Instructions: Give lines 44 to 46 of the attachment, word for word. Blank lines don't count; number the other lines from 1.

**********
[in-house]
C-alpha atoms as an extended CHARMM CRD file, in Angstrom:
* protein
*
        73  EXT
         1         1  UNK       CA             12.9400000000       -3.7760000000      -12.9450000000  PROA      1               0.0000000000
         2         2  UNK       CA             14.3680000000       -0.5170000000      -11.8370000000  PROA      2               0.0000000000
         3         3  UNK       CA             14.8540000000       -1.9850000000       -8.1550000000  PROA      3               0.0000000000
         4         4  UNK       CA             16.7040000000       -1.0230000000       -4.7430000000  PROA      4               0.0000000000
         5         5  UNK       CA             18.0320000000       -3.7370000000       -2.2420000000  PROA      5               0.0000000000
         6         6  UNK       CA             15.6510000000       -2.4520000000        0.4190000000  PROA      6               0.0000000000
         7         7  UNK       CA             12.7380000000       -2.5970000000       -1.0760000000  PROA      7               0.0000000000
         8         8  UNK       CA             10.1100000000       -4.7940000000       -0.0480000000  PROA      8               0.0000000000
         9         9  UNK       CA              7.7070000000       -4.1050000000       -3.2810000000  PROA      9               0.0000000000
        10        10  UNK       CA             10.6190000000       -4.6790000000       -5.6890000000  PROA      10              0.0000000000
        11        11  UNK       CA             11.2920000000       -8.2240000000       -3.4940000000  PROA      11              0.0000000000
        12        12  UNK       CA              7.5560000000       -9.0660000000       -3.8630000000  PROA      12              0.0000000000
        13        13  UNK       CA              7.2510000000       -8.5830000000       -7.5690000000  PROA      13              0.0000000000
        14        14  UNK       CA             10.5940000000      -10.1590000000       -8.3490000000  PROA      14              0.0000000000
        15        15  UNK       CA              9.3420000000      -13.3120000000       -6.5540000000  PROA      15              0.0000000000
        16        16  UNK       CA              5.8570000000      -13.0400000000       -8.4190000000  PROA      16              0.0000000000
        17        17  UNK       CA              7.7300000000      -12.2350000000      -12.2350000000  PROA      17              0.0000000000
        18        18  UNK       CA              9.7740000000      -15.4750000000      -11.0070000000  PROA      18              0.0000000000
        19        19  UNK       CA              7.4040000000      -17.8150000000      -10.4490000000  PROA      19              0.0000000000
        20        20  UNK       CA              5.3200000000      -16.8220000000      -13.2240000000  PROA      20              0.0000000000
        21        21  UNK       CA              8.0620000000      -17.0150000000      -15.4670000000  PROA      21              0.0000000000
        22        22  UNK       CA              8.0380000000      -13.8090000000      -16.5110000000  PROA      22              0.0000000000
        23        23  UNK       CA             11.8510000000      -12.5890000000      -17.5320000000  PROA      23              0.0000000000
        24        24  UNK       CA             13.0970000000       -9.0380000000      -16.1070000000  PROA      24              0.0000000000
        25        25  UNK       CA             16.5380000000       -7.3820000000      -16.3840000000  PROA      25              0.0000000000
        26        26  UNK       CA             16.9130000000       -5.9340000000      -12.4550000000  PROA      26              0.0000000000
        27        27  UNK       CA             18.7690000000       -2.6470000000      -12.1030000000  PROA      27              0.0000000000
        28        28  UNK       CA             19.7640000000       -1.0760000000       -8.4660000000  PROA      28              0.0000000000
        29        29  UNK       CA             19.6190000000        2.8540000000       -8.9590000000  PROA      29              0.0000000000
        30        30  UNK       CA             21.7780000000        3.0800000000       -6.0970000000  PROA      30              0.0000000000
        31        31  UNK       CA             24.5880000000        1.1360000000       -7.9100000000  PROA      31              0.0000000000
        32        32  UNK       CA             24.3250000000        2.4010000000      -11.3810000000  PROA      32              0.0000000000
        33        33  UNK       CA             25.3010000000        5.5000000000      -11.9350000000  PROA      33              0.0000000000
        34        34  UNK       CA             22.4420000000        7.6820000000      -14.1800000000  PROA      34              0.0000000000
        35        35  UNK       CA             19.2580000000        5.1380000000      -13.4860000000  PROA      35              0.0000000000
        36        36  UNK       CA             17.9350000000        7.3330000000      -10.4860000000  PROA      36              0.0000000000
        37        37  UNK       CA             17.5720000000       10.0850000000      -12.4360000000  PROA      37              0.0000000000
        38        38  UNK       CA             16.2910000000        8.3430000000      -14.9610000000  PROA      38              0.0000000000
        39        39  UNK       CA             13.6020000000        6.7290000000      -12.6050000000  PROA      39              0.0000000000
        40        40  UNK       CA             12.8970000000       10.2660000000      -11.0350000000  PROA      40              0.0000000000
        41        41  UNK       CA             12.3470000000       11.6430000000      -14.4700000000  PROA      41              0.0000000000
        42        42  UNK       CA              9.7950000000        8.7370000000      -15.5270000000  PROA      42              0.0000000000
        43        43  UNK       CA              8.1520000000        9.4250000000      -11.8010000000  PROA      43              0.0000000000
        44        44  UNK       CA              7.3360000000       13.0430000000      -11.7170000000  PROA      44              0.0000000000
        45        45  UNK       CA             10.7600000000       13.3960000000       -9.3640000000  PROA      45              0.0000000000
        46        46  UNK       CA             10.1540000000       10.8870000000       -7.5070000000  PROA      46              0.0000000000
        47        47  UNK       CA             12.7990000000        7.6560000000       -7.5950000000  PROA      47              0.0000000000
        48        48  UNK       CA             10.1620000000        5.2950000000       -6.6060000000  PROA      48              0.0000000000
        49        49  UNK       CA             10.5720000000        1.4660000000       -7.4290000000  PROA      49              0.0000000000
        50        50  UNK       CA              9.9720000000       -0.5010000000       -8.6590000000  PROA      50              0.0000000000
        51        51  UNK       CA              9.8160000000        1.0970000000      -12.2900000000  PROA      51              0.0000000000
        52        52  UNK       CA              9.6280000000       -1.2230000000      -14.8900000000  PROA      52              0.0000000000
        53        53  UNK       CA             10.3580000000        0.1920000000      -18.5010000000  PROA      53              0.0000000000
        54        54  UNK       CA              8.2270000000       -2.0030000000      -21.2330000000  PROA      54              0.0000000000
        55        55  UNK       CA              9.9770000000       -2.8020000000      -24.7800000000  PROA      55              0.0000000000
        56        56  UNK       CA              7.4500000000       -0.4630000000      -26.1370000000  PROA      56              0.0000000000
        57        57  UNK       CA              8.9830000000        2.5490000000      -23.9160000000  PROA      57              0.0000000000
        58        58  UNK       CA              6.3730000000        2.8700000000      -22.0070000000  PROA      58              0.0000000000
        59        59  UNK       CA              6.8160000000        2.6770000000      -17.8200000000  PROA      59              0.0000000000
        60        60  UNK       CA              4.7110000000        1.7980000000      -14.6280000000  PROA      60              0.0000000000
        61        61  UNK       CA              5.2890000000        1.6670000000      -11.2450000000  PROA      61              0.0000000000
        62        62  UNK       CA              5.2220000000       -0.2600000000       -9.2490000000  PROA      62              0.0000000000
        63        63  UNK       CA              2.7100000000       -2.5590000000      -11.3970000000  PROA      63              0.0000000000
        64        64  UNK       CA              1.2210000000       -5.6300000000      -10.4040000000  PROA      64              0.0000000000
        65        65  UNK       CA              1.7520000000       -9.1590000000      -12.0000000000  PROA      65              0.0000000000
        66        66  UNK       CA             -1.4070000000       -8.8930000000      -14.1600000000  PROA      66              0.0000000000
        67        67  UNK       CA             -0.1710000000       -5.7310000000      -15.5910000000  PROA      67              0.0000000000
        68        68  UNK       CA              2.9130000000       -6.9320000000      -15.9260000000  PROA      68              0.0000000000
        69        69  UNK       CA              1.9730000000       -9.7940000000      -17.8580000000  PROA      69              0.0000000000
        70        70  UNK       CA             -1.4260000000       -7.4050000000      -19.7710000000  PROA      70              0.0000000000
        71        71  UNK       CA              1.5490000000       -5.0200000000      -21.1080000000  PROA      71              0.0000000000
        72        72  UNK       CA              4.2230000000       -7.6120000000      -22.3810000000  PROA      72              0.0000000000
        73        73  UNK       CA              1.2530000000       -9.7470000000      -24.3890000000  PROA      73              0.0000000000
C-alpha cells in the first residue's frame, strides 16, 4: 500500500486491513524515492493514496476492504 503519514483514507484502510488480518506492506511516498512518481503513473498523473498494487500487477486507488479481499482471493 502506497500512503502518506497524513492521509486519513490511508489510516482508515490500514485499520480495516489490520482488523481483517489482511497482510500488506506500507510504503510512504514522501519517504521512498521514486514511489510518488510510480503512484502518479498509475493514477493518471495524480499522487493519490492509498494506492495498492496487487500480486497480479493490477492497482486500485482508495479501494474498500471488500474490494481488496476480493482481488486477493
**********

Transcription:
        39        39  UNK       CA             13.6020000000        6.7290000000      -12.6050000000  PROA      39              0.0000000000
        40        40  UNK       CA             12.8970000000       10.2660000000      -11.0350000000  PROA      40              0.0000000000
        41        41  UNK       CA             12.3470000000       11.6430000000      -14.4700000000  PROA      41              0.0000000000